Communications services, which includes internet names, was the best performing sector in the past week with a 3.2% gain. Tech was also strong, up 2.8%. Consumer discretionary was also a top sector, up 2.9%. Cyclical industrials and material lagged with fractional gains, and energy was slightly lower.

Scott Redler, chief strategic officer with T3Live.com, said the Big Tech names like Apple and Microsoft are already doing well ahead of earnings, so it will be important to see how they trade.

“Some things are priced for perfection and some aren’t,” he said. “Microsoft is already at an all-time high. It’s priced for perfection. It will be interesting to see if Apple can hold and stay above $150.” Apple closed at $148.56 per share Friday.

Fed ‘taper talk’

Ben Jeffery, U.S. rates strategist at BMO, said Treasury yields could find a catalyst in the Fed. He expects the 10-year to begin moving down again, and says it could possibly touch a low of 1.10%. The 10-year was at 1.28% Friday afternoon.

Strategists do not expect to see much new in the Federal Reserve’s statement. They await comments from Fed Chairman Jerome Powell for guidance on the central bank’s move toward tapering back its quantitative easing program.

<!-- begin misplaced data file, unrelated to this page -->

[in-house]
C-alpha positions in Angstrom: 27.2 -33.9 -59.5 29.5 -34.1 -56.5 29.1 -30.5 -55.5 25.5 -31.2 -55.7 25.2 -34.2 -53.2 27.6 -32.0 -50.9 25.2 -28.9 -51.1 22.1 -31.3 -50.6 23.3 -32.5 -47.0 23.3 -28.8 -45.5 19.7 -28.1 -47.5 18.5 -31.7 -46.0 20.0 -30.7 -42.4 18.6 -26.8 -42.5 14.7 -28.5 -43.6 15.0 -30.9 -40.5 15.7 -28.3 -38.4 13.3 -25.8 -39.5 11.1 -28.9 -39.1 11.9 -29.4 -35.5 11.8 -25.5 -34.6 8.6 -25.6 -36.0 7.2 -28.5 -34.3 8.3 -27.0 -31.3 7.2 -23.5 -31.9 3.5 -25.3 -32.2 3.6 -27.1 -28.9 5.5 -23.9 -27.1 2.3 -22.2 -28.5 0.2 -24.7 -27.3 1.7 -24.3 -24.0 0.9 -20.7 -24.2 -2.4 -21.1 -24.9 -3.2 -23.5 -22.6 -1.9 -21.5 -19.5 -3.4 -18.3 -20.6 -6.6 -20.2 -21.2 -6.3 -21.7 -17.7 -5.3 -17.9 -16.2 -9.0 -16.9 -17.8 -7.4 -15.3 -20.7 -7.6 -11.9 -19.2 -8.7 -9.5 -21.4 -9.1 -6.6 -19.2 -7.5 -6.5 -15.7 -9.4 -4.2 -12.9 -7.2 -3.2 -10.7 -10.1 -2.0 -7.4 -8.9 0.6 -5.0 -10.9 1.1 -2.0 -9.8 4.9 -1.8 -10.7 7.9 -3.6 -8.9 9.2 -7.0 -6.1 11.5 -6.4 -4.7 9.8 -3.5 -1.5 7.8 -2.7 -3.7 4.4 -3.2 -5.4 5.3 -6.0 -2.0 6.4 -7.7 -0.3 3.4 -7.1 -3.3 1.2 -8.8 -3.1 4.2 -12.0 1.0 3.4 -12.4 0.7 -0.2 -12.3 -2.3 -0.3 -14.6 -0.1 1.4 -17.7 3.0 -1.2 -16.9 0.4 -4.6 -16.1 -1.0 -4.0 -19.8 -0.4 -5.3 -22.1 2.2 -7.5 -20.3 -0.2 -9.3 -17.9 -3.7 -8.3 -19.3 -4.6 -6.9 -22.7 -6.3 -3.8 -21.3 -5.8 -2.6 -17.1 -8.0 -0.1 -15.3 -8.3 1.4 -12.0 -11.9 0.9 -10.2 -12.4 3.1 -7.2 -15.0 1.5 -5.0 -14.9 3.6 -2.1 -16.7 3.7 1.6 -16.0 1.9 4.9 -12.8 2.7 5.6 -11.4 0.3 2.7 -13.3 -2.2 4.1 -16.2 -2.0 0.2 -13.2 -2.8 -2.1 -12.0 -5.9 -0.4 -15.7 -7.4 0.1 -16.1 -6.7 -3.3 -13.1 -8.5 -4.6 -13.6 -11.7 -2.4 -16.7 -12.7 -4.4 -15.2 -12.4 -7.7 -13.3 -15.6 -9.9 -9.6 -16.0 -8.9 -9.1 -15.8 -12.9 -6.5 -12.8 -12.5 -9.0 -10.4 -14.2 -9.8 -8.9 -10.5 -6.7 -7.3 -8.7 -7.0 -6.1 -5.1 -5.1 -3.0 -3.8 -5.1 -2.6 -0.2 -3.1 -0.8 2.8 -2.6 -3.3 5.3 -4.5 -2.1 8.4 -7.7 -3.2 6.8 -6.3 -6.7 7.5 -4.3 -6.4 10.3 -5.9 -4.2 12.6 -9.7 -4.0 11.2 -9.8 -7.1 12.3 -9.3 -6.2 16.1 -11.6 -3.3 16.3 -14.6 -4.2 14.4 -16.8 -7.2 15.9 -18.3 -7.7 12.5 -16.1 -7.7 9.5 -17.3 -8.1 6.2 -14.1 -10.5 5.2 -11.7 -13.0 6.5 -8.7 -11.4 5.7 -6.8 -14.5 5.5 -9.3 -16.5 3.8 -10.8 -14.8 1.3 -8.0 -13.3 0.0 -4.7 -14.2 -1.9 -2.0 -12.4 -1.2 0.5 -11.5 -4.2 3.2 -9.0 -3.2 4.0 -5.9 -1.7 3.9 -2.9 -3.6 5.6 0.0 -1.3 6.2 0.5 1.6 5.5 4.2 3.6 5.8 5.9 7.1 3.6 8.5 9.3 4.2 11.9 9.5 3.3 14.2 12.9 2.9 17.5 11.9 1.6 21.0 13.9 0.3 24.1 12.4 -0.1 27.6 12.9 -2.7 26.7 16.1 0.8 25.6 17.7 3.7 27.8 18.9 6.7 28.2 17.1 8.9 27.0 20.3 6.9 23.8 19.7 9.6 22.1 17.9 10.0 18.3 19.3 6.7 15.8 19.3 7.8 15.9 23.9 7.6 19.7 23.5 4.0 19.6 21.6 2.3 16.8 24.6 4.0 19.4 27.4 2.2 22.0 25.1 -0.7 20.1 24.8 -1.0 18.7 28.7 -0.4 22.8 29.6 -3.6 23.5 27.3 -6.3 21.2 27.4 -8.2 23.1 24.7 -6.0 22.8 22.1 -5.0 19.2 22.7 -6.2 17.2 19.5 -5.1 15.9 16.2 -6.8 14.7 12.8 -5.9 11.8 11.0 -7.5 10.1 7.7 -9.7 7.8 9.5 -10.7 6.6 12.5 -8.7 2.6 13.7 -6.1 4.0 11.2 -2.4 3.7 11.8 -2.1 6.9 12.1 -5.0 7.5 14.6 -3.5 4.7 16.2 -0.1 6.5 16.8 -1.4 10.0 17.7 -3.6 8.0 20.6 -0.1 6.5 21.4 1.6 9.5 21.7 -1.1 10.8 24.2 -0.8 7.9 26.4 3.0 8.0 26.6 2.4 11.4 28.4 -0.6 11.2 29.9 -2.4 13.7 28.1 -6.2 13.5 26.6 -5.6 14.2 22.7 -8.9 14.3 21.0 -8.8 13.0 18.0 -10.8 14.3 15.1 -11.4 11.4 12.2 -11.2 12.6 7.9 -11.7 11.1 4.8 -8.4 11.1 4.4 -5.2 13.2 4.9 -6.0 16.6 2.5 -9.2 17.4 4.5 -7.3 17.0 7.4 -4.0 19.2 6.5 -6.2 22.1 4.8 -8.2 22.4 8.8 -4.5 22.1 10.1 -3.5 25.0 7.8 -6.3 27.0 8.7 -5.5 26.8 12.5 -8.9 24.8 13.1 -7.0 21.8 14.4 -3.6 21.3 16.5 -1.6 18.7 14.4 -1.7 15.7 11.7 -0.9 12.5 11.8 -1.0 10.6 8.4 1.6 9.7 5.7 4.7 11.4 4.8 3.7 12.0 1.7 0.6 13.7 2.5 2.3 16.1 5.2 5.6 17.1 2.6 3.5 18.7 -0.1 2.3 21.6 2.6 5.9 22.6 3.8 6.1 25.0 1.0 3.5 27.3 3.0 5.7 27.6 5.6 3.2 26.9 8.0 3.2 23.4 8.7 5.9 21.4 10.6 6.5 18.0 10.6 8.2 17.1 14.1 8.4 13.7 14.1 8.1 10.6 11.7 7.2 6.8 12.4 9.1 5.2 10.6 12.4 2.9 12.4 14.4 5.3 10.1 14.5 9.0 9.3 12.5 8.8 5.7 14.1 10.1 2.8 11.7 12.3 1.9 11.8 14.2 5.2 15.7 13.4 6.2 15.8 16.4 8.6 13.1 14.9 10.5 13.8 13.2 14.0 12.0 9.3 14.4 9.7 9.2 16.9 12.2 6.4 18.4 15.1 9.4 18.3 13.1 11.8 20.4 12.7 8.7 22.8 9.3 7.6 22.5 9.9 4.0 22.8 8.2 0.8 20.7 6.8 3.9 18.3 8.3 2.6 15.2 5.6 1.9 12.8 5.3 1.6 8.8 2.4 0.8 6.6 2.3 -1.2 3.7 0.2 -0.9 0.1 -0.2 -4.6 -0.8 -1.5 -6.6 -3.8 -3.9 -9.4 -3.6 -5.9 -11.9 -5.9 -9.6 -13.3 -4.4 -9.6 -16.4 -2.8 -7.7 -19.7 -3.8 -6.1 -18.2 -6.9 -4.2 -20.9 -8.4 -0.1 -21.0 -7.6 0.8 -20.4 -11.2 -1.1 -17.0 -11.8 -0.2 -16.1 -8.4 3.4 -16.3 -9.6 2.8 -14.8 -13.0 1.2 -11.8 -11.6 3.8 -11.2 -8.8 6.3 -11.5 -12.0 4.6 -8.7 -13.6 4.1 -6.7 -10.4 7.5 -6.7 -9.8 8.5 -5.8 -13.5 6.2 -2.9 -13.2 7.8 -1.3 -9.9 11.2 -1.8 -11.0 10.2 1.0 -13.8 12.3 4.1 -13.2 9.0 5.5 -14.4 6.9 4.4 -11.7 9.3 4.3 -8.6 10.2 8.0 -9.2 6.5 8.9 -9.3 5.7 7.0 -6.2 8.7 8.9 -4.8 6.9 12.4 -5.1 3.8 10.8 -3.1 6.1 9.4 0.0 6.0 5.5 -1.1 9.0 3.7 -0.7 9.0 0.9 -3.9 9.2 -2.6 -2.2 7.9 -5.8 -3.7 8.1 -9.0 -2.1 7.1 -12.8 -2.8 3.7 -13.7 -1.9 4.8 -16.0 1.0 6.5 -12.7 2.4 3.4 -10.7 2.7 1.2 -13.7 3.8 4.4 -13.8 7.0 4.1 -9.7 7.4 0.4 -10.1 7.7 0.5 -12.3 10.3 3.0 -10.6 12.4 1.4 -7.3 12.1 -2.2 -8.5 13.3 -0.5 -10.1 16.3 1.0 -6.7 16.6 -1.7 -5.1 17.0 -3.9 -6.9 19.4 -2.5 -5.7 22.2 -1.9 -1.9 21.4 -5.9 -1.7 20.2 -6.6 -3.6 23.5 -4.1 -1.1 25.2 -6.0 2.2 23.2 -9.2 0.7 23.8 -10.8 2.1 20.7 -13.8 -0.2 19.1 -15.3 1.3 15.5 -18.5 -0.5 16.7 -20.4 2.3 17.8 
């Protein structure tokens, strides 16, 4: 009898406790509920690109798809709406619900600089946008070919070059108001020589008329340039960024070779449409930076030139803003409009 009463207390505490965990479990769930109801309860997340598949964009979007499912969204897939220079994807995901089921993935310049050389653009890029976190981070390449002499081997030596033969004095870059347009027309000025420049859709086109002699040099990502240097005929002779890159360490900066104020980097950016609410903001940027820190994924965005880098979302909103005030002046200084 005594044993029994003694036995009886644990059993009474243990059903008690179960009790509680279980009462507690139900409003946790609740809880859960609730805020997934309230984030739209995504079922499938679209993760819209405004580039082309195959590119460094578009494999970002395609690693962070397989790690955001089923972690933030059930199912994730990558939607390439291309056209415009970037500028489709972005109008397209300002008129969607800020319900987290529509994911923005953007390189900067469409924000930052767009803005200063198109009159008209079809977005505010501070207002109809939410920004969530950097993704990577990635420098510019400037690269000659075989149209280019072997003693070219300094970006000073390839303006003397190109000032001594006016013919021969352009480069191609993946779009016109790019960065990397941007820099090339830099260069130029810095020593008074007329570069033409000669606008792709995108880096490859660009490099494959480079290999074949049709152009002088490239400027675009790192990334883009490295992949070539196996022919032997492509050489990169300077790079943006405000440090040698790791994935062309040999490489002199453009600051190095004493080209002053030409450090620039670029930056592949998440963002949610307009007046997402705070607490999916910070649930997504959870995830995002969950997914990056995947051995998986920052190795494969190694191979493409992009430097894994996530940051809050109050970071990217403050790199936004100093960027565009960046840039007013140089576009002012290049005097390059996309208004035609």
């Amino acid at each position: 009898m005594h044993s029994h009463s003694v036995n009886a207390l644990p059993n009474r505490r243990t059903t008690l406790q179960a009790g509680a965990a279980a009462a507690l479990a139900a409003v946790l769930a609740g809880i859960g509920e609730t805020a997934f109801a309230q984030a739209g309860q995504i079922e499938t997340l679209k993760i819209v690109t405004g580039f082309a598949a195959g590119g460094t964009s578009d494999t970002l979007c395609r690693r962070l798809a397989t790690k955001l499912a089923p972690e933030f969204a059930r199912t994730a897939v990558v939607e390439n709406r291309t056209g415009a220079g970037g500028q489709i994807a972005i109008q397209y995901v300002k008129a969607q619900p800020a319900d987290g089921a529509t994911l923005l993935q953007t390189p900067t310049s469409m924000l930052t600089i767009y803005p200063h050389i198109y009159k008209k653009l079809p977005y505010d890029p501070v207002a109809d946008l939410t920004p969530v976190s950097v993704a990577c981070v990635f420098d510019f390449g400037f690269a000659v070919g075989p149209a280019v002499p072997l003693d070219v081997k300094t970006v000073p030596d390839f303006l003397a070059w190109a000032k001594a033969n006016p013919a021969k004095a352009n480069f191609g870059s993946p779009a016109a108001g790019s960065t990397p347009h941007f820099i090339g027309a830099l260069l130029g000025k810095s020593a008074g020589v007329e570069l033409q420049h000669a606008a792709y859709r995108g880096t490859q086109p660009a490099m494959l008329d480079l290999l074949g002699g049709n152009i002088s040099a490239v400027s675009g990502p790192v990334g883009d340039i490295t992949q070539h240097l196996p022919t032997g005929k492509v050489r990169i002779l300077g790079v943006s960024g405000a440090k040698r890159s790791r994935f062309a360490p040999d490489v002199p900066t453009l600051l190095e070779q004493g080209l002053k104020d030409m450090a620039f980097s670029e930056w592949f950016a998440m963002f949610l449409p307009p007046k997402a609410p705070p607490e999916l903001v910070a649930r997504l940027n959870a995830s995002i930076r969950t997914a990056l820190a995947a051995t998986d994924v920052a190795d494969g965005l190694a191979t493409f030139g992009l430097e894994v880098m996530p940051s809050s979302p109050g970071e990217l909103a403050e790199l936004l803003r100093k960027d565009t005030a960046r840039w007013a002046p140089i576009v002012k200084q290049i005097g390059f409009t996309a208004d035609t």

The Fed is expected to announce that it is officially talking about winding down the program well before it actually starts. Many Fed watchers believe that guidance will come in late August, at the central bank’s Jackson Hole symposium, or later in the fall.

“I think it will be interesting to see how dovish Powell tries to be with the delta variant risk and concerns about that,” said Jeffery.

Luke Tilley, chief economist at Wilmington Trust, does not expect much new from Powell this week. “I’m really targeting Jackson Hole as the most likely candidate for a pivot point for policy and communication,” he said. “However, next week’s meeting could set the stage for that with some statements that point us toward some improvement in the economy. They’ll be highlighting the new risks of the delta variant, and that’s the risk we think they point out.”